photo of HandBikeHandbike
The arm-powered Handbike is a true two-wheeled bicycle specifically designed for people with lower limb disability, such as paraplegia or amputation. Riders experience the exhilaration of quick accelerations, speed, and leaning into curves as they power, steer, and brake with the hand cranks. Suspended side casters touch down at a pre-set maximum lean and latch for four-wheeling, transfering, ascending ramps, and maneuvering in tight situations. Riders with limited trunk stability balance the Handbike by steering. A folding crank tower option facilitates transfers. The Handbike began as a student project in the Stanford Design Division of Mechanical Engineering with further development at Rehab R&D Center under sponsorship from the Telephone Pioneers of America and the British Columbia Program for the International Year of the Disabled Person. It is commercially available. For further information, contact:

New Dimensions Design
90127 W. Demming Rd.
Elmira, OR  97437
503/343-7037 fax

photo of HandTyper in use

The HandTyper is a simple and effective typing aid that is commercially available and has been popular with occupational therapists and patients. For people with spinal cord injury and others with limited hand function, it provides a way for the user to type, turn pages, and move paper on desks. It offers a secure fit, gives visual access to keyboards, and is padded to protect the dorsal suface of the hand. For further information, contact:

Alimed, Inc.
297 High St.
Dedham, MA  02026-9135

photo of Lingraphica

Lingraphica is a portable assistive and therapeutic communication device for people with aphasia from stroke or other brain injury. It was developed under a Merit Review project at the Rehab R&D Center in 1987-1989 and commercialized in 1990 under the Technology Transfer Act. In 1996, the parent company, Lingraphicare America, redirected its efforts from selling medical devices to providing clinical language and speech therapy services to adults with aphasia. Their services employing Lingraphica report greater rates of improvement and better ultimate outcomes than traditional speech-language therapy.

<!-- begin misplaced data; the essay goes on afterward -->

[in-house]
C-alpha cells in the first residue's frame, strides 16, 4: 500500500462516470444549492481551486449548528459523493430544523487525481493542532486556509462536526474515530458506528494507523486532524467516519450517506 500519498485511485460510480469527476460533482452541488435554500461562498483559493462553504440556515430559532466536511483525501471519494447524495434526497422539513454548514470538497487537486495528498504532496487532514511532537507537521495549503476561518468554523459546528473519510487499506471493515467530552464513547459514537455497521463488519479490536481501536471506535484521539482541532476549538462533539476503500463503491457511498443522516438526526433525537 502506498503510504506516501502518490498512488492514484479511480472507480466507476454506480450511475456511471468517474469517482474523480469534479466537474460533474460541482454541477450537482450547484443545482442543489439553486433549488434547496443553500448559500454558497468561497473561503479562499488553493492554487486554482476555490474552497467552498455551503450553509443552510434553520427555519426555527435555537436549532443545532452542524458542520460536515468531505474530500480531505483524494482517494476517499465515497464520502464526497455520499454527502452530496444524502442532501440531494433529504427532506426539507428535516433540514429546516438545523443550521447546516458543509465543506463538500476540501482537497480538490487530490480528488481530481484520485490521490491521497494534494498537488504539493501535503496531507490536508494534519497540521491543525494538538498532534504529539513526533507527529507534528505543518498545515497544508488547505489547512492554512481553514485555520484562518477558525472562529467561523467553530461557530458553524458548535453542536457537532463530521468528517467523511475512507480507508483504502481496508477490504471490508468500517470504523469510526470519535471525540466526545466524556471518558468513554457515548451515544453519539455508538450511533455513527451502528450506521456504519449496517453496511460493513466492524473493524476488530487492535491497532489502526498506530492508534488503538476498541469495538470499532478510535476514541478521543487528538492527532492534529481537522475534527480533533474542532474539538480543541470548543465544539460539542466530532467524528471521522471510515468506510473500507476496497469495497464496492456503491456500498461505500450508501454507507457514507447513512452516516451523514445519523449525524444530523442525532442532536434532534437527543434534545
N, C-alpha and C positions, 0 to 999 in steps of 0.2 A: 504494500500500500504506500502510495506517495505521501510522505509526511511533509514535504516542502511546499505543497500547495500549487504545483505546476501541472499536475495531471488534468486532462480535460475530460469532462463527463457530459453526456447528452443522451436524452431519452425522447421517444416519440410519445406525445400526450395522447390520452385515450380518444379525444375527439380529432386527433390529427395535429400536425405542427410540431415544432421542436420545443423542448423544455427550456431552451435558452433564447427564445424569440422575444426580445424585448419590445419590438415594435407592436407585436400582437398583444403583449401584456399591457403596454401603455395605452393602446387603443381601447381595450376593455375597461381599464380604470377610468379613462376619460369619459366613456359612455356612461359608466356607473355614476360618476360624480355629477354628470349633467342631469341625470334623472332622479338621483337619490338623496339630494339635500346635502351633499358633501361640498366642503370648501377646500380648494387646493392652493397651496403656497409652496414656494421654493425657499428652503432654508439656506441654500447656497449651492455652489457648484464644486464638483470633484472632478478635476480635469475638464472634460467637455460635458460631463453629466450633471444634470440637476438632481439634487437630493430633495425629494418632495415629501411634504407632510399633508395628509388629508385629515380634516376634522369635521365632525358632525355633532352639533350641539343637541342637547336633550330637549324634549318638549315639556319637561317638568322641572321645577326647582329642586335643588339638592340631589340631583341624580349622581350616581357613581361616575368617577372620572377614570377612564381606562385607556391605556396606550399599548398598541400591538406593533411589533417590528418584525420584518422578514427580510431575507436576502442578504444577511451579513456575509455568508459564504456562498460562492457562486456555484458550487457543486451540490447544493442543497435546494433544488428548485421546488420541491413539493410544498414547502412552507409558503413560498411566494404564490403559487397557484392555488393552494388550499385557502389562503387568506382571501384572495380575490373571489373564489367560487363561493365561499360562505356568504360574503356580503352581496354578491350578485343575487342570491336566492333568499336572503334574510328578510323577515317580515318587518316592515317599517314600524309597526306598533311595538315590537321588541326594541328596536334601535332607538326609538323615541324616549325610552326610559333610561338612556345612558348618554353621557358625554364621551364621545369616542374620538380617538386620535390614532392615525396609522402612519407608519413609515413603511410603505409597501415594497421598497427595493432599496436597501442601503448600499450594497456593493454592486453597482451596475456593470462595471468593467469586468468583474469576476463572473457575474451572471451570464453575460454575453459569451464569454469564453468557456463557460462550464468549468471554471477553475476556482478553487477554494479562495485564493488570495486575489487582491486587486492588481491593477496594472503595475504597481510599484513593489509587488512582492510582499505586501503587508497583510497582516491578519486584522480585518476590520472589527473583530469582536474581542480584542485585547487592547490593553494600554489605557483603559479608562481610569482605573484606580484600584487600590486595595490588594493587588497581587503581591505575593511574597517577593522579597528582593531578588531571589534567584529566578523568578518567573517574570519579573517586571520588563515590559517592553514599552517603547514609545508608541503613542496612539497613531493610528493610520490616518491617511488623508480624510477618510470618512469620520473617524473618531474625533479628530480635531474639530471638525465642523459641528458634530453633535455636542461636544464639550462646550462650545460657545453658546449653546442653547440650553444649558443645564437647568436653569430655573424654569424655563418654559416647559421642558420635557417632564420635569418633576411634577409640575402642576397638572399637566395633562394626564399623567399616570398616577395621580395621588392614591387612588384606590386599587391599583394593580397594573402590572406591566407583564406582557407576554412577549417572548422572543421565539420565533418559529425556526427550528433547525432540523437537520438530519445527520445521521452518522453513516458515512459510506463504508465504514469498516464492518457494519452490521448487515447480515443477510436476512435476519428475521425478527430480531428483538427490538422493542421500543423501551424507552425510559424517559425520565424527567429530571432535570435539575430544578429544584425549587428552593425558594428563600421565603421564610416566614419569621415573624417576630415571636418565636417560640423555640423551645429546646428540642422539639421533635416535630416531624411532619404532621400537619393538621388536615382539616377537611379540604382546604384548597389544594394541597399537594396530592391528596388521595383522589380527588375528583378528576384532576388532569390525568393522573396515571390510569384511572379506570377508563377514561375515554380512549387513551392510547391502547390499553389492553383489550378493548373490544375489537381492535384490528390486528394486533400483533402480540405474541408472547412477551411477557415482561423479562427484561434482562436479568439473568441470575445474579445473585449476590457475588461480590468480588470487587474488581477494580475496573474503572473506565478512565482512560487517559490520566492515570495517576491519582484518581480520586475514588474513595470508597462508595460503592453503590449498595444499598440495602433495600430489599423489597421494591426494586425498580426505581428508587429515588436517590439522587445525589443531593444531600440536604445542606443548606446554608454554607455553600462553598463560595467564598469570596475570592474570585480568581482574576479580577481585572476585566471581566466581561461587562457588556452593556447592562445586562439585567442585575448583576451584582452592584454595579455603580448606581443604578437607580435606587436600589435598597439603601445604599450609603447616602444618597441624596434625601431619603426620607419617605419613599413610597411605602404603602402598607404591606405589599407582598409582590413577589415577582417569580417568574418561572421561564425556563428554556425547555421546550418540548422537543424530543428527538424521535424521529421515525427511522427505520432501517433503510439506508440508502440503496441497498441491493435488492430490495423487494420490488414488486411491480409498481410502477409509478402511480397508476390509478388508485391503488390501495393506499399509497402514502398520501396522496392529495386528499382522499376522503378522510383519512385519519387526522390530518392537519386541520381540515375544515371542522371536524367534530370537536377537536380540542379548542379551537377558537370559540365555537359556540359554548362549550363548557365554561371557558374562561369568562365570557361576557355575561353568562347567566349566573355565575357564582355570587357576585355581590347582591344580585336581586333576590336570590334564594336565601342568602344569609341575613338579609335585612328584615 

Journal article: Improving Outcomes for Persons with Aphasia in Advanced Community-Based Treatment Programs

For information or referral, contact:

LingraphiCARE America, Inc.
425 Jackson St.
Oakland, CA  94607
520/302-0500 fax

screen shot of SIMM

Software for Interactive Musculoskeletal Modeling
Software for Interactive Musculoskeletal Modeling (SIMM) is a graphics-based software system that quickly develops and analyzes musculoskeletal models consisting of a set of rigid body segments connected by joints. SIMM runs on Silicon Graphics workstations. To date 30 copies have been sold, including several in Europe and Japan. Musculographics, Inc. is distributing SIMM, and may be contacted for more information at:

Musculographics, Inc
1840 Oak Ave.